Mother daughter poets, Mary & Aja Oishi, read from their new Swimming With Elephants Publications collection, Rock Paper Scissors.
“…this collection carries both the beauty of human resilience and the searing pain of postatomic burning carnage. The poetry, like hope, is an obstinate and sturdy survivor, for ‘what could i do but write songs.’ These verses often push the envelope, asking questions that make more sense than our grammar. ‘are you out there in the stealth night on the edge of blue? listening/ are you loving me for sending you this fix of heartbreak/ slid down metal, taut and wound. electric. are you?’ …haunting, resonant odes and the rhythmic power of promises and truth, poems spread across Hiroshima and Barcelona, Laos and Albuquerque. These poems bring the world into a familial embrace, but spit out the naked power of truth, both personal and political, as if it were a well-chewed chicken bone, gnawed raw. Through it all, this mother-daughter poetic duo reminds us that, in the beauty of human hope, ‘nothing sacred can be lost.’”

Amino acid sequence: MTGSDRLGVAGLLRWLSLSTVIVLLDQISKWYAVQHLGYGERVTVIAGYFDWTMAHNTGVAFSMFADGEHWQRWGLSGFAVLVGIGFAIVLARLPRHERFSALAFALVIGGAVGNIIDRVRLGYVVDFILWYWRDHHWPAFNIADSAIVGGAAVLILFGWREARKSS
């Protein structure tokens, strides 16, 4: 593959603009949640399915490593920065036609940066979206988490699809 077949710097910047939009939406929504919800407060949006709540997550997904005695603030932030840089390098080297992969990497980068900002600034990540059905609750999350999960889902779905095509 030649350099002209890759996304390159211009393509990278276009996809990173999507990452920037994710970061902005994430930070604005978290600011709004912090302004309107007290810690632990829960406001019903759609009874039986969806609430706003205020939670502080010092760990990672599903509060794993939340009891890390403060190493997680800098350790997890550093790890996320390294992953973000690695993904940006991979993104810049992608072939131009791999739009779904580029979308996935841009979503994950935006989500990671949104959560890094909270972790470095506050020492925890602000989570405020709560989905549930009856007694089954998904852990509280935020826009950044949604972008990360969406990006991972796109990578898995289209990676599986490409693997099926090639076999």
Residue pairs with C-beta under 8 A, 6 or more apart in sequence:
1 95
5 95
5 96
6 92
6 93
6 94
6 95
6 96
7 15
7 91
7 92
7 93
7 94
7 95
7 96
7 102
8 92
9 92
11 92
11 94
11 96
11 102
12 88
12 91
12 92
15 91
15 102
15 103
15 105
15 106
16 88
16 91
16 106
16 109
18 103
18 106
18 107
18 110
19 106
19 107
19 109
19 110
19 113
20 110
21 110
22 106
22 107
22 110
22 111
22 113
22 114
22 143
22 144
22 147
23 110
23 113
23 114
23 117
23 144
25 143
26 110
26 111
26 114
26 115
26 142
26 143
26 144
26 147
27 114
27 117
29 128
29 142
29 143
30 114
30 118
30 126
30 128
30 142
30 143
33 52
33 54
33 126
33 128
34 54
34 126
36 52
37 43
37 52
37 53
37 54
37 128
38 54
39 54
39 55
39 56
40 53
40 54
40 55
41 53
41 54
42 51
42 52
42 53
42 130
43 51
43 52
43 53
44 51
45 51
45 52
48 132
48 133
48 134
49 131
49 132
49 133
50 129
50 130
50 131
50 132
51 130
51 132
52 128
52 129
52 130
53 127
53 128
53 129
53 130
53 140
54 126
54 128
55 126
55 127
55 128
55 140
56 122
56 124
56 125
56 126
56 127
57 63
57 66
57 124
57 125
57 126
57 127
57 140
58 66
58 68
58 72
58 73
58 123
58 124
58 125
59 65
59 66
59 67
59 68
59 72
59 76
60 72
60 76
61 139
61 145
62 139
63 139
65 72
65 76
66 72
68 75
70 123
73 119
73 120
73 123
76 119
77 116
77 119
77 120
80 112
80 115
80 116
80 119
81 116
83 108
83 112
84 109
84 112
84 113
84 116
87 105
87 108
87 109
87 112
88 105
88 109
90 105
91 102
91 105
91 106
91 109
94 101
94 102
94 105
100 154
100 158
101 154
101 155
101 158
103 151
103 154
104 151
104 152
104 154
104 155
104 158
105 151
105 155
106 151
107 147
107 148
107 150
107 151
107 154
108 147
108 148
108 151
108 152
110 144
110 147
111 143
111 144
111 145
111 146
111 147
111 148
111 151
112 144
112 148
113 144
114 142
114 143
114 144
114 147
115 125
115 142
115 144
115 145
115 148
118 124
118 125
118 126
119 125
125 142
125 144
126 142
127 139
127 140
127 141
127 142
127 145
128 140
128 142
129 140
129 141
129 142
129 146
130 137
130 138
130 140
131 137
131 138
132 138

–Carmen Tafolla, State Poet Laureate of Texas
Mary Oishi has two poetic voices: one stark and simple like that of her Japanese ancestors, and one that echoes the rhythms of preachers from her upbringing by her American father’s fundamentalist relatives. Both voices sing her songs of truth and social justice. She is the author of Spirit Birds They Told Me (2011) and is one of twelve U.S. poets in 12 Poetas: Antologia De Nuevos Poetas Estadounidenses (2017), a project of the Mexican Ministry of Culture. Her poems have appeared in Mas Tequila Review, Malpais Review, Harwood Anthology, Sinister Wisdom, and other print and digital publications. Oishi is a public radio personality since 1996, most at KUNM-FM Albuquerque, where she hosts The Blues Show.
Aja Oishi lives in northern New Mexico. Her writing draws from ecology, anthropology, and the years she spent in Spain, Japan, and New Zealand. She revels in the uncaged world and makes a living (and a life) by fighting for prisoners as an appellate public defender. This is her first collection of poetry.
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